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The Shockingly Well-Preserved Architecture of Eureka Springs
June 21, 2021

The Shockingly Well-Preserved Architecture of Eureka Springs

by The CE Shop Team

Eureka Springs Is Worth a Visit

From the Osage tribe who used to frequent the Springs to European settlers who also sought the waters’ healing powers, Eureka Springs has long been a desirable place to be. Not surprisingly then, real estate in the area has been incredibly well-preserved. In fact, the city’s entire downtown district is registered with the National Register of Historic Places, and Eureka Springs is regarded as one of America's Distinctive Destinations by the National Trust for Historic Preservation.

The History of Eureka Springs’ Real Estate Boom

Though Native peoples had been frequenting the area long before European-Americans arrived, Eureka Springs was officially named and established on July 4, 1879. By that time, the Springs were widely regarded as having healing properties — thanks in large part to Native American tales of healing and "Dr. Jackson's Cave Hospital", which used the water to tend to combatants during the Civil War.

"People started coming from Chicago, St. Louis, New York, Vermont, the Carolinas, and Texas," June Westphal, one of the founders of the Eureka Springs Historical Museum told Architectural Digest. “They thought the waters could cure paralysis, diabetes, asthma, insomnia, dropsy, rheumatism, gout and stomach problems. They were ill and badly needed help, so their families brought them here."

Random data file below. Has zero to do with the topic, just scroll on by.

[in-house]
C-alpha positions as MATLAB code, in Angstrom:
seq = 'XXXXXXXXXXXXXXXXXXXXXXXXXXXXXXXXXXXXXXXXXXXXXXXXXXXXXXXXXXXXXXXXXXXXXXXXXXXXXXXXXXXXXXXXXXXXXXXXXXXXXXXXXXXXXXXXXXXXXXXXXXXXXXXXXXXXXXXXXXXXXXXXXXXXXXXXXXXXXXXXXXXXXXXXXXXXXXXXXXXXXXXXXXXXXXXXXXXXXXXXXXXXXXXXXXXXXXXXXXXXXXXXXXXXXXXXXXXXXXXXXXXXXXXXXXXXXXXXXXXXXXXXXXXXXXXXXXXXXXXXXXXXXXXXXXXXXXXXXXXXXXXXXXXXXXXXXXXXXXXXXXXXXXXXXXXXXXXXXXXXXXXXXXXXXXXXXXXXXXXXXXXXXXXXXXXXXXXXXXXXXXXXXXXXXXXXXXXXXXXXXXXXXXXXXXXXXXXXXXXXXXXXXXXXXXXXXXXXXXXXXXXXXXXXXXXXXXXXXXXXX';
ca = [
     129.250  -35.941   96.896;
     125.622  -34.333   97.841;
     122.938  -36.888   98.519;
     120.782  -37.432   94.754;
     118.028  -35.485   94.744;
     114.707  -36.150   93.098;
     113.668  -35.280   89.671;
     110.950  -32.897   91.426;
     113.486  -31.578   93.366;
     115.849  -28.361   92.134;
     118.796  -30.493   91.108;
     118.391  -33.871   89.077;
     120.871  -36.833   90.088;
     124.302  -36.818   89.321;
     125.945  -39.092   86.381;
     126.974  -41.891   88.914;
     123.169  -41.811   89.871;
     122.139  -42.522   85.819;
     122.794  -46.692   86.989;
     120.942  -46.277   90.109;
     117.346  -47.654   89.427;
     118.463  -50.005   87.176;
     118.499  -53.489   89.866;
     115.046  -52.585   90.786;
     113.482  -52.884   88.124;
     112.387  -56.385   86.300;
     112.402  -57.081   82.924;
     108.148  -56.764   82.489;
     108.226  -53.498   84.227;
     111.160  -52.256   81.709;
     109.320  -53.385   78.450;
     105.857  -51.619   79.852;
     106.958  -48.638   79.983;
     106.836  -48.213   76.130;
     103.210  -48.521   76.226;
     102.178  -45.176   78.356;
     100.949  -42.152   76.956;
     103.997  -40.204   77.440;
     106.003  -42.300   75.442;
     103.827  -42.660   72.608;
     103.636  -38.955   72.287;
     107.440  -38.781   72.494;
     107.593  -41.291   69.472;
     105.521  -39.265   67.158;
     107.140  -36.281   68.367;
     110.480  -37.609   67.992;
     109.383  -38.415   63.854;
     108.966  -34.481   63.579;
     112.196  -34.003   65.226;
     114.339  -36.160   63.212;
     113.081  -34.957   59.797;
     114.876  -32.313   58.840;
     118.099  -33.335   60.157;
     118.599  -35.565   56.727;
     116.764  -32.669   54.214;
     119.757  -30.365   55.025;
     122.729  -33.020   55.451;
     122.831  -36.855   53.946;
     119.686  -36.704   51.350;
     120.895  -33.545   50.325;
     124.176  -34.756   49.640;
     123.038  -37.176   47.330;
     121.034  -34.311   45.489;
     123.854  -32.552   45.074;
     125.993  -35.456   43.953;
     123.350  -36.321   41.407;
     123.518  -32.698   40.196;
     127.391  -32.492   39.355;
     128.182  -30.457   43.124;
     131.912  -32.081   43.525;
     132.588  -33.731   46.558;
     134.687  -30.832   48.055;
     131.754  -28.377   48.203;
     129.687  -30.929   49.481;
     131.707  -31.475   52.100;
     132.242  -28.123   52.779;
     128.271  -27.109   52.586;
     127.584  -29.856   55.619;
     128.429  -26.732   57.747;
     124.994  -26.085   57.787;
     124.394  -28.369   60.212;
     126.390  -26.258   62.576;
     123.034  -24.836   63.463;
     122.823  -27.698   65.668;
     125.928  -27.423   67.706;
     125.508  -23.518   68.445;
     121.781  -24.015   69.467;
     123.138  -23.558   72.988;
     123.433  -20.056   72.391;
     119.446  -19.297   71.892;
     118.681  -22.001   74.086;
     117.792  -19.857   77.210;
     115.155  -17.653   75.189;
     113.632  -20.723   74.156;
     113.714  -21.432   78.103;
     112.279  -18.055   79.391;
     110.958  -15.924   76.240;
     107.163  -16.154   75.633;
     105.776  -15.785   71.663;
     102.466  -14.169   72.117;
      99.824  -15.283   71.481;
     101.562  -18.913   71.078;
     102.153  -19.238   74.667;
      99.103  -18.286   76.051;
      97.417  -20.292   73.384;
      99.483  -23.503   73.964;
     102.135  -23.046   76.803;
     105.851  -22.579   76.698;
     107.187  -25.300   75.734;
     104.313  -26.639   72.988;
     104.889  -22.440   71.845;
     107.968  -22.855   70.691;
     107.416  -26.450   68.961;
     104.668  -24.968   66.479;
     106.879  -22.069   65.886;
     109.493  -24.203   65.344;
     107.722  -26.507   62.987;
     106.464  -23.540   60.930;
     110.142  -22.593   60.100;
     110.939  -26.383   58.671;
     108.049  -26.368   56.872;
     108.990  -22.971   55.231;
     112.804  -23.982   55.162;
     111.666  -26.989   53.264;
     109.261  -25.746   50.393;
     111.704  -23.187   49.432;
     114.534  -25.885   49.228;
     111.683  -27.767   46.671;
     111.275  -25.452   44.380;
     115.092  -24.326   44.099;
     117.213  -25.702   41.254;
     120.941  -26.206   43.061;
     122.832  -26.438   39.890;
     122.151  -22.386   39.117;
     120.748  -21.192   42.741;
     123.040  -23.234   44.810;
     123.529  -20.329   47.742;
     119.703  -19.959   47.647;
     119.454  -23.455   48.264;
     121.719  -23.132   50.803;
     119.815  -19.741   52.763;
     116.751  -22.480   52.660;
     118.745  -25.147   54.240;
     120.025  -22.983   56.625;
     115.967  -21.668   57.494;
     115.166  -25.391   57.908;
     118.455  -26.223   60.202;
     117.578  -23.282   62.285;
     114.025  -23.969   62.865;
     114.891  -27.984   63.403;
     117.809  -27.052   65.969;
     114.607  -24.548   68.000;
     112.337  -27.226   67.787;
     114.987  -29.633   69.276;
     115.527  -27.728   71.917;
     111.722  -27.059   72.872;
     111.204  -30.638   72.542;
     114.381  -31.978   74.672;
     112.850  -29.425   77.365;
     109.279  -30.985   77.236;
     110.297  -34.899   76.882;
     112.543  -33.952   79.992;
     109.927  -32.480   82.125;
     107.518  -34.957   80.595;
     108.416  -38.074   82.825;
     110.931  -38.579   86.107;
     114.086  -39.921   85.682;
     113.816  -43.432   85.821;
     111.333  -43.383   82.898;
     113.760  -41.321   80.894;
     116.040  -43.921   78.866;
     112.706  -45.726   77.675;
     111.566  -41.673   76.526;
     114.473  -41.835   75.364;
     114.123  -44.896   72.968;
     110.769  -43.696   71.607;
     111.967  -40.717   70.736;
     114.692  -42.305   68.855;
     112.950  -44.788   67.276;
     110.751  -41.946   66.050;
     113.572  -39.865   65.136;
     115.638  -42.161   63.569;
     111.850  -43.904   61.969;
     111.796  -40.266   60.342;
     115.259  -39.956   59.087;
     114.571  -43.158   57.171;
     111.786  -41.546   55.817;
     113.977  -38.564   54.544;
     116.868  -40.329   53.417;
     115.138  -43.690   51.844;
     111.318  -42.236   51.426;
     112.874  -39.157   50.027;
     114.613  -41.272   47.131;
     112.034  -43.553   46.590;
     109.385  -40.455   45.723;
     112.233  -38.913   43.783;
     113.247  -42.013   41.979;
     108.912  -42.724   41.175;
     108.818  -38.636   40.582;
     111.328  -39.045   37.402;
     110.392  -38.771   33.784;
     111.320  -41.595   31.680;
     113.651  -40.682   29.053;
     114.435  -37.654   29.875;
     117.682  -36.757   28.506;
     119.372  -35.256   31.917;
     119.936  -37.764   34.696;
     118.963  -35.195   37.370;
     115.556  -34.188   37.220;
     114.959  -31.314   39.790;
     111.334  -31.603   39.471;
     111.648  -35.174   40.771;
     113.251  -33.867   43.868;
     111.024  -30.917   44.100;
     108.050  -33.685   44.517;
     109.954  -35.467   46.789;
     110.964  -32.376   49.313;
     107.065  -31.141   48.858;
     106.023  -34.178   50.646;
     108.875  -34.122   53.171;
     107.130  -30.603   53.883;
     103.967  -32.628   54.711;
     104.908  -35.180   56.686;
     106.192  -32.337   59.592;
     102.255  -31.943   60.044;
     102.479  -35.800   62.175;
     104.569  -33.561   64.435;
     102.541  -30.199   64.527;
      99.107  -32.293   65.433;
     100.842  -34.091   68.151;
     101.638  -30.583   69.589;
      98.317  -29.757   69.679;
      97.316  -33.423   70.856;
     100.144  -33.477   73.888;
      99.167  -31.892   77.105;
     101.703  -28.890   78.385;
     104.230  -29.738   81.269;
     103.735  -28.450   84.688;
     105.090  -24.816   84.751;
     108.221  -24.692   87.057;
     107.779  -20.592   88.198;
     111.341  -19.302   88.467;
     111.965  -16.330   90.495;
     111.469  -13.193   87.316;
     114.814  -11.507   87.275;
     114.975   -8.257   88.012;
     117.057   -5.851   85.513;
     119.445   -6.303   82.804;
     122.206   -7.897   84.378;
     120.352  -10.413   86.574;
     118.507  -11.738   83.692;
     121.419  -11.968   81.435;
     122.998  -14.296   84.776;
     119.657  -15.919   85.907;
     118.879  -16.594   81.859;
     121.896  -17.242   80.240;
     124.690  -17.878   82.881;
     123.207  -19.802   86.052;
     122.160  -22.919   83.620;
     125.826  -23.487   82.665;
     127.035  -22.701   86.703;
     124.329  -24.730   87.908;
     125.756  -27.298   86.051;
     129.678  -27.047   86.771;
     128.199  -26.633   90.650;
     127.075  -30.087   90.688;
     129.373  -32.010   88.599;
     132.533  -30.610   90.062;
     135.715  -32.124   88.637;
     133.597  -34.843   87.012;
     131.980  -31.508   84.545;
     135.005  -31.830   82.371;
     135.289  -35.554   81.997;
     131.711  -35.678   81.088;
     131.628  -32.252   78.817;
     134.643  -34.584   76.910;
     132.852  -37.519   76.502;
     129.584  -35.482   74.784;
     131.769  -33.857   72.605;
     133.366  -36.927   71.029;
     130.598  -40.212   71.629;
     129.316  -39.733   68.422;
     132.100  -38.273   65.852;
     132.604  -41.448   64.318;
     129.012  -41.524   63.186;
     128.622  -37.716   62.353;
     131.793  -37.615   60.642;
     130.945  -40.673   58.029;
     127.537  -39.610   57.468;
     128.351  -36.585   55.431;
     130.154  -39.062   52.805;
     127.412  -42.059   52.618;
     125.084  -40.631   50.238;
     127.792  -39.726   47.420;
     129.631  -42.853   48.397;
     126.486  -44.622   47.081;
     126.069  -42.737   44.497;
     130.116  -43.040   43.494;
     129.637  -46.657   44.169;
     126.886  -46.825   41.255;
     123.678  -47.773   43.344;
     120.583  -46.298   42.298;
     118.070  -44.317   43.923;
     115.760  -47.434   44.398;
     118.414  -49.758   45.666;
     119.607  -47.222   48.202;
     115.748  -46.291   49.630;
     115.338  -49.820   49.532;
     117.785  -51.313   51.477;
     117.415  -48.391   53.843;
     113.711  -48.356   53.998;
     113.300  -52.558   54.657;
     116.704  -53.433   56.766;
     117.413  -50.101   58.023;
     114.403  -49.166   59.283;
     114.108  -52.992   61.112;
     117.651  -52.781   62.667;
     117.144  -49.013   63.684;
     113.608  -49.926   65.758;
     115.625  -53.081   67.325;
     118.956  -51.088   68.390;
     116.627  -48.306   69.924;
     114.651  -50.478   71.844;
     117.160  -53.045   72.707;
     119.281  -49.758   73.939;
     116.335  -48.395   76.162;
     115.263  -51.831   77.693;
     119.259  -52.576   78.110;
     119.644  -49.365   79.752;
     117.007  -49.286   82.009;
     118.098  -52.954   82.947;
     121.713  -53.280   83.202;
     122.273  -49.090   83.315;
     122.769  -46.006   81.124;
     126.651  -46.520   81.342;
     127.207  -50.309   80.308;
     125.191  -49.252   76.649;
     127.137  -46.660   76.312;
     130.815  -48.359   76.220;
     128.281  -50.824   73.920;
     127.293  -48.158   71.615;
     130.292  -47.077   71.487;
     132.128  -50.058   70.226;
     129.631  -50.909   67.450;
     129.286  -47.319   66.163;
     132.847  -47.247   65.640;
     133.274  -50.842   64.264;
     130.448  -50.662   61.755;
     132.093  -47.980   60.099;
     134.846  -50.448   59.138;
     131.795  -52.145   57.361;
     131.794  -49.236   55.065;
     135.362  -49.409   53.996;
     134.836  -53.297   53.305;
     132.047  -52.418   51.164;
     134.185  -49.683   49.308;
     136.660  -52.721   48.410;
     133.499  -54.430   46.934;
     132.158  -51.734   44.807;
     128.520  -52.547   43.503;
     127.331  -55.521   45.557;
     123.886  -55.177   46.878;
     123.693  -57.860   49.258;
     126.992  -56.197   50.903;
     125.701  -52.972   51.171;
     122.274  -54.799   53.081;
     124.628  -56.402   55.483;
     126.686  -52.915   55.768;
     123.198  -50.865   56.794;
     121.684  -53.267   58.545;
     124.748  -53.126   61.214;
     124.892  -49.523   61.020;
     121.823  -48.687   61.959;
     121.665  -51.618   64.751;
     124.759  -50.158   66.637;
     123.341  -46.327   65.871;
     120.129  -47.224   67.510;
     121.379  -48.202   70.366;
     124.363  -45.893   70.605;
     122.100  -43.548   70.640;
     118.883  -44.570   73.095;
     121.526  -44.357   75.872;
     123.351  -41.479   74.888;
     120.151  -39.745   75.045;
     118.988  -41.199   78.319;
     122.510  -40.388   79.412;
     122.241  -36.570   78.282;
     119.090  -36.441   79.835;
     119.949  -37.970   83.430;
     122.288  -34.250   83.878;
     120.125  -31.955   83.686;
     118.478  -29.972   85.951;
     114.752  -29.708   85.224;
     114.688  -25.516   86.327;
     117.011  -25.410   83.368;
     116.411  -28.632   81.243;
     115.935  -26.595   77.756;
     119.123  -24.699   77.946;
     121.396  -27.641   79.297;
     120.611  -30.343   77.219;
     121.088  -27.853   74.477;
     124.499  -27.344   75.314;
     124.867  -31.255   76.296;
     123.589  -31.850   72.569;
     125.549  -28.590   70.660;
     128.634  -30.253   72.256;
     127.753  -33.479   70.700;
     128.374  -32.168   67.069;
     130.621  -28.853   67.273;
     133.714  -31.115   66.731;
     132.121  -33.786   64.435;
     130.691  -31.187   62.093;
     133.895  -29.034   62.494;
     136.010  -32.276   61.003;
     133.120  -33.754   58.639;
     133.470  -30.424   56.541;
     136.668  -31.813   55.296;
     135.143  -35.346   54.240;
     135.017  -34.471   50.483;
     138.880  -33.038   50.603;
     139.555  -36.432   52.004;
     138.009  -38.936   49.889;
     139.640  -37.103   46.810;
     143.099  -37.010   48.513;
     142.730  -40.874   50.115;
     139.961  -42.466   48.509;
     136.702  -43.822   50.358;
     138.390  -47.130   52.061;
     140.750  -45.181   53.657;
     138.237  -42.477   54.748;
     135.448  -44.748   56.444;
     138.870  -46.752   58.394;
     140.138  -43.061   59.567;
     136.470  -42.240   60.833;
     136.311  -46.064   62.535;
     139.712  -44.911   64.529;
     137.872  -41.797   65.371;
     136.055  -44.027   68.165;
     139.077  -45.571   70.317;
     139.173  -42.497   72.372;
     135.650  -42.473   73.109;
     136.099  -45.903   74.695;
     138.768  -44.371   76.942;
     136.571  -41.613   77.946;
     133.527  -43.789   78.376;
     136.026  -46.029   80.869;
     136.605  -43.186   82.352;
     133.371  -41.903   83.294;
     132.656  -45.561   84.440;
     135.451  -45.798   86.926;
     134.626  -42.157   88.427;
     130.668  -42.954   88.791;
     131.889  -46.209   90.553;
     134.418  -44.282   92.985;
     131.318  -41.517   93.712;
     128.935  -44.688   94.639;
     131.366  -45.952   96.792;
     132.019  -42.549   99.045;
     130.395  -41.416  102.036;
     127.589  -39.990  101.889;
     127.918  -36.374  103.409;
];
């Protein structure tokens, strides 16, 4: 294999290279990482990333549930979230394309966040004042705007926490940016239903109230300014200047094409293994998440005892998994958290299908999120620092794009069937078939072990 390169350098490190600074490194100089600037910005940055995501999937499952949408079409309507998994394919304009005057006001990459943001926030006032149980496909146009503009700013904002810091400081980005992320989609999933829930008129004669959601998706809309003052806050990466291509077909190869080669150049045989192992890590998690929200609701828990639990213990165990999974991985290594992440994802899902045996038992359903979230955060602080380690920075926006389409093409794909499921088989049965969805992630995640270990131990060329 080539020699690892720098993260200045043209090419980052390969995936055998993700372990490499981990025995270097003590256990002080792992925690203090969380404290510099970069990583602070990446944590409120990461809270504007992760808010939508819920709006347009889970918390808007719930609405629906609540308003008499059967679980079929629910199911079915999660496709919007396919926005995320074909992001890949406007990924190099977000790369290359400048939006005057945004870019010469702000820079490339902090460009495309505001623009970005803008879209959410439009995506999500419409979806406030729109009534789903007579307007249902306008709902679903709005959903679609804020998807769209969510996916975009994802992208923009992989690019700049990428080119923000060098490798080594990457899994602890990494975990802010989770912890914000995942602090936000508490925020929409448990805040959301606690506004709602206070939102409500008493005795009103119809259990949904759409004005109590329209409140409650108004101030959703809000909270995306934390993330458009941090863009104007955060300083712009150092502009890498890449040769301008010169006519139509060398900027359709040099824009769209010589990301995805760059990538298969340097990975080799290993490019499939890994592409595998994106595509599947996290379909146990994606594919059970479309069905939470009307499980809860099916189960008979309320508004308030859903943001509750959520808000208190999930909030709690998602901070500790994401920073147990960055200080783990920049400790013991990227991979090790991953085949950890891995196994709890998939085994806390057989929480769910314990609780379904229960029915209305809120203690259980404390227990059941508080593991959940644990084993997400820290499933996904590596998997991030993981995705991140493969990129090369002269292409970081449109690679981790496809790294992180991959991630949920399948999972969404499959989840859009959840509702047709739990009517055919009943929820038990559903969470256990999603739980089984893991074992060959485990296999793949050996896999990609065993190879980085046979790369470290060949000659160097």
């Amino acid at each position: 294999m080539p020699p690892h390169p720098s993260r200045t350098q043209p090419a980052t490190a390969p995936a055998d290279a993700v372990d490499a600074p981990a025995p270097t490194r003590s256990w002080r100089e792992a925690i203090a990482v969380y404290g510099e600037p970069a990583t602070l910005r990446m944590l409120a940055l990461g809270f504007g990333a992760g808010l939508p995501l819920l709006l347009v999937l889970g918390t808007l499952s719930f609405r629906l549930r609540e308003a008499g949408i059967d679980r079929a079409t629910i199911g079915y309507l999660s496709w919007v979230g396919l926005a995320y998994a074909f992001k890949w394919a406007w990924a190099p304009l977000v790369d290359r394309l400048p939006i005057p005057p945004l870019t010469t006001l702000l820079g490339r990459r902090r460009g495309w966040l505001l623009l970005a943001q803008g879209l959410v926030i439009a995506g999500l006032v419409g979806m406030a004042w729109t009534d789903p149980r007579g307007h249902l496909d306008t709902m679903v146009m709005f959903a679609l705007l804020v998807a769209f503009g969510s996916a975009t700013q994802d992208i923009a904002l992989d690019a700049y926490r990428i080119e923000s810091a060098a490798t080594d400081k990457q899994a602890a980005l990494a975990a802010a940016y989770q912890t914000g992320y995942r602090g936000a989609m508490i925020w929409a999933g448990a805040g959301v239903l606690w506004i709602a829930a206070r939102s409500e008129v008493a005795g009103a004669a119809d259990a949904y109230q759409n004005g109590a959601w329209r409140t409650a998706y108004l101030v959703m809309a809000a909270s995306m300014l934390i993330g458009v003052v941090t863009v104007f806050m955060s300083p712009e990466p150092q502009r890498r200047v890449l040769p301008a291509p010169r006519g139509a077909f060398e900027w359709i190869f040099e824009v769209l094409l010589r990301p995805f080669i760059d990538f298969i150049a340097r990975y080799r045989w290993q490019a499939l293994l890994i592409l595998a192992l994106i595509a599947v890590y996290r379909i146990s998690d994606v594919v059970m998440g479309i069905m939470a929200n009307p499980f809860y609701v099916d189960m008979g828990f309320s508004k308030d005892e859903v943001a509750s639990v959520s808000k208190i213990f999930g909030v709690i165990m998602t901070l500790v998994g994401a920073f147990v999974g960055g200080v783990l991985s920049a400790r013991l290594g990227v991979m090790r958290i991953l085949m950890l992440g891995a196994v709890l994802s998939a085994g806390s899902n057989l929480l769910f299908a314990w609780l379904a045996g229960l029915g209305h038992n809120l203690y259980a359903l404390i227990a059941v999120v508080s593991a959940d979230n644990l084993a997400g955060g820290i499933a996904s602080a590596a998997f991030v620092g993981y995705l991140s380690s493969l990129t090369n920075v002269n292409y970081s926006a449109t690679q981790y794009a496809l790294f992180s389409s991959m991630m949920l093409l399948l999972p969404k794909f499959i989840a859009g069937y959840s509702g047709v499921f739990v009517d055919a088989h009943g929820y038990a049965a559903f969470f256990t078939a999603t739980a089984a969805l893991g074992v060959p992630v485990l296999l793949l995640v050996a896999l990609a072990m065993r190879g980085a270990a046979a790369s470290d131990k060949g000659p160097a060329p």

The population of the area exploded, reaching roughly 10,000 residents two years later in 1881.

A year later, the railroad came to Eureka Springs, solidifying the city as both a tourist attraction and economic hub. Thousands of homes, many of which are still standing, were constructed during this time along with the notable Crescent Hotel (1886), the Basin Park Hotel (1905), and the New Orleans Hotel and Spa (1892), the latter of which now operates as an all-suite hotel full of Victorian-era furnishings, art, and decor.

Architecture of Eureka Springs

Considering much of the area’s growth occurred toward the end of the 19th century, Victorian-style architecture is common throughout Eureka Springs. Though “Victorian” really means “constructed during the reign of Queen Victoria”, it’s often referring to the popular styles of “Queen Anne”,“Folk Victorian”,”Italianate”, and “Gothic-Revival” of the time — nearly all of which can be found in Eureka Springs. As a tourist, taking a guided walking tour of the city truly allows you to take a step back in time.

Eureka Springs Today

Today only about 2,000 people call Eureka Springs home, but it remains a popular tourist destination, especially for architecture. According to Architectural Digest, the town is recognized as having one “the largest collection of unspoiled Victorian houses in the central United States”. Visitors enjoy dining, shopping, and stepping back in history in what is definitely one of America’s most charming small towns.

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